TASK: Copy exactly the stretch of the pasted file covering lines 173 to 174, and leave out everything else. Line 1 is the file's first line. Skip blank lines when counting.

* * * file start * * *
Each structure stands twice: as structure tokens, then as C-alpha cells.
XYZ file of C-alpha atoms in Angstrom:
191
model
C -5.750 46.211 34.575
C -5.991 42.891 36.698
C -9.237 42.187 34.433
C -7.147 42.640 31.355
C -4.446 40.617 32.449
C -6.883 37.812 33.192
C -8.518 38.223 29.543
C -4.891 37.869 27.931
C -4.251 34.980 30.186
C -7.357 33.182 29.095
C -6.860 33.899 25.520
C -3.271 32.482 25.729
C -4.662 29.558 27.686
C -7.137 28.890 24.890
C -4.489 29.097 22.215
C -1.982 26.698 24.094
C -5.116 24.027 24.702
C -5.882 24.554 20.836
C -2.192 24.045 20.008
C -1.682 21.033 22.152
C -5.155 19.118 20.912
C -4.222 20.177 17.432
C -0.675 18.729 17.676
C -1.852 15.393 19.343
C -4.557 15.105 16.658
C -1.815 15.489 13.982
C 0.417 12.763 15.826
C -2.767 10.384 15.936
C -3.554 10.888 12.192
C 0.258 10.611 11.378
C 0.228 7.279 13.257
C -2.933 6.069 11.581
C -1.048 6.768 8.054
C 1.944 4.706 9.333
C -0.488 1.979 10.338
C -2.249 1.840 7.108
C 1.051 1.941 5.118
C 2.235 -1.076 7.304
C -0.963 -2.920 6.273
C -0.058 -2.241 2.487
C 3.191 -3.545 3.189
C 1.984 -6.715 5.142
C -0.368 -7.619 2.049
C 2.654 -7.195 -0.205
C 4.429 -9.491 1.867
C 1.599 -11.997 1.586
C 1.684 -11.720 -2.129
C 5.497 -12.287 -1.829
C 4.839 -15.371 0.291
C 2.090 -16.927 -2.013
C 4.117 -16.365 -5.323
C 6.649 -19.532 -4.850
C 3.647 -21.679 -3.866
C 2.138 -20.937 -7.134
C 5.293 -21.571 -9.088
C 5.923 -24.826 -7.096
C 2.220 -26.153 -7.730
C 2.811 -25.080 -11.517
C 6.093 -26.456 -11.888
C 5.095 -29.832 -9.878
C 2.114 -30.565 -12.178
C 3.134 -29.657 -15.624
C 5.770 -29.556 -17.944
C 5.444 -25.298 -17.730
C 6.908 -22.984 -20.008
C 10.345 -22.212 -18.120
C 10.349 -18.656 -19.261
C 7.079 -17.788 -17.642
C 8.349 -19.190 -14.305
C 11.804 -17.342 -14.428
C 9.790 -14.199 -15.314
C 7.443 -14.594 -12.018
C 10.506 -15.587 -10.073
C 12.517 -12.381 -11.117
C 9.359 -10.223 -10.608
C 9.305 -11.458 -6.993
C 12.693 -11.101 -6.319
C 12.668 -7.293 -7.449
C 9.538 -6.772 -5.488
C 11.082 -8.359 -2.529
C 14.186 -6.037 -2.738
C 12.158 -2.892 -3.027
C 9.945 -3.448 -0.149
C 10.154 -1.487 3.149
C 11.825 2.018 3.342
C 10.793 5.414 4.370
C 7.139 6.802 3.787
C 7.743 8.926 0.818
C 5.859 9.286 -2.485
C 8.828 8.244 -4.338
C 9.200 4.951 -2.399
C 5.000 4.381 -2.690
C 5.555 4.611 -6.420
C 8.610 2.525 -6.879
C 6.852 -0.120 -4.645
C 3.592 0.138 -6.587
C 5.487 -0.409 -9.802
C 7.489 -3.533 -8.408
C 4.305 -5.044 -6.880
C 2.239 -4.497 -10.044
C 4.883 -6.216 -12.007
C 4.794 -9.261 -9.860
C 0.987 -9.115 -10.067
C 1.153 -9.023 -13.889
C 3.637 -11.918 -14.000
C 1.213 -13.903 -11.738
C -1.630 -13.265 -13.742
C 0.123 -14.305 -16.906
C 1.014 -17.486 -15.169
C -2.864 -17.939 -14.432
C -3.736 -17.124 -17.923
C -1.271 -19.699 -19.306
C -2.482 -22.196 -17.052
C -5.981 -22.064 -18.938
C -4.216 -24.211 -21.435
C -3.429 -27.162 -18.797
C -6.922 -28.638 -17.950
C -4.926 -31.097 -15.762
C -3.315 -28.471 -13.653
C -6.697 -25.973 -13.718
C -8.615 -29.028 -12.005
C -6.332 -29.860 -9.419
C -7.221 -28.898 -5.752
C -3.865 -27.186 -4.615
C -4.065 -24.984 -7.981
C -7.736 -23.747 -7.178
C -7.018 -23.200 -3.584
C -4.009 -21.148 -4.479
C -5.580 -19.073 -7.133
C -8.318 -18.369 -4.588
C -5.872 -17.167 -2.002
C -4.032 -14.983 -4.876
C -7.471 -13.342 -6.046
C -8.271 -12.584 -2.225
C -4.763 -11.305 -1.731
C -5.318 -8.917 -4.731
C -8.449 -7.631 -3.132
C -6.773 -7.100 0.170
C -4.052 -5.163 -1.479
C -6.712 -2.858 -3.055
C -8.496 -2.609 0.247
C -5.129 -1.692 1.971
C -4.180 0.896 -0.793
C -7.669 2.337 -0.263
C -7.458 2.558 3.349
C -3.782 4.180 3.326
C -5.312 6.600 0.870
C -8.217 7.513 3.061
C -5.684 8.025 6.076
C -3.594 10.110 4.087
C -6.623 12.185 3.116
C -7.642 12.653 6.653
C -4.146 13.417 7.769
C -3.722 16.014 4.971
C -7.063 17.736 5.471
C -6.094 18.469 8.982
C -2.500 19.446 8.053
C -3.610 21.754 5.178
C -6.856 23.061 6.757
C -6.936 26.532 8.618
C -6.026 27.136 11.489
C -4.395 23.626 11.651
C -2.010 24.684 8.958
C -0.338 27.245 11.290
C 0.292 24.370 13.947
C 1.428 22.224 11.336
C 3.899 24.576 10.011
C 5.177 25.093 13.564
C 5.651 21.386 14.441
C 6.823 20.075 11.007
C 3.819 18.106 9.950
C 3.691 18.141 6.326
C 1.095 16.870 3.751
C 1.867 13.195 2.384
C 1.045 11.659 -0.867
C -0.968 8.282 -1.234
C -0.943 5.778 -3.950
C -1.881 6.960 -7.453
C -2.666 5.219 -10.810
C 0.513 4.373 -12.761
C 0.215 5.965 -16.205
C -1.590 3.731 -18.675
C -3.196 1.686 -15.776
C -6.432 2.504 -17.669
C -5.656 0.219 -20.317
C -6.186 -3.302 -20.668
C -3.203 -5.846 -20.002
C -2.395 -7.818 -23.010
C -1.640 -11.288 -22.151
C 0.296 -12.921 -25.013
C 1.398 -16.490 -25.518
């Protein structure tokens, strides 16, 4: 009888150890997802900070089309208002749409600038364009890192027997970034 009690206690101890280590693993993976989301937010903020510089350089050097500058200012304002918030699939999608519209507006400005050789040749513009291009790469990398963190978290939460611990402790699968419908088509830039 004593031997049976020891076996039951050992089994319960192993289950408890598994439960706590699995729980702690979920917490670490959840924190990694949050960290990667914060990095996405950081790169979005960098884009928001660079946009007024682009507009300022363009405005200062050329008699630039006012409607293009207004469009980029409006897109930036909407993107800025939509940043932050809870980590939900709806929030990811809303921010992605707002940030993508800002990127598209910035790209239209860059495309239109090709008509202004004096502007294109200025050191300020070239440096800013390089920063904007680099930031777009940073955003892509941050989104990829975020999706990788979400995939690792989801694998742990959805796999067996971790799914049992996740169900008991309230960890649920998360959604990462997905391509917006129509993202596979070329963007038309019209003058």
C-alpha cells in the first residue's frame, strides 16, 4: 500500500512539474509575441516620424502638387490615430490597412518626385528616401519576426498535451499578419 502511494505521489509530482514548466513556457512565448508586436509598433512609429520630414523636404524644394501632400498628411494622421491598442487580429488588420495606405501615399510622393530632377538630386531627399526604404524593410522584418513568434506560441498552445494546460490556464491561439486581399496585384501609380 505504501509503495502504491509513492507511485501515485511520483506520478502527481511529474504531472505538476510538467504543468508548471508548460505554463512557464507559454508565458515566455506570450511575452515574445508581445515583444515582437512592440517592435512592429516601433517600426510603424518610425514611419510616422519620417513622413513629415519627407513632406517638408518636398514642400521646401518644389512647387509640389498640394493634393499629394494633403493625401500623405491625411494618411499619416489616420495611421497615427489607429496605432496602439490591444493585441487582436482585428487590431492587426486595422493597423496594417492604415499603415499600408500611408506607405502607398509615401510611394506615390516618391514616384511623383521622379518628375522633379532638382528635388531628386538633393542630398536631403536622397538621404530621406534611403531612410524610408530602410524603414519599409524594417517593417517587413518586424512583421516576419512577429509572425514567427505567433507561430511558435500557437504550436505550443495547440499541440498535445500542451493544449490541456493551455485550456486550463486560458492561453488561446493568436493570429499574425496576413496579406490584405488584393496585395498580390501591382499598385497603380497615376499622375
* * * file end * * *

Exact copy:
C 5.651 21.386 14.441
C 6.823 20.075 11.007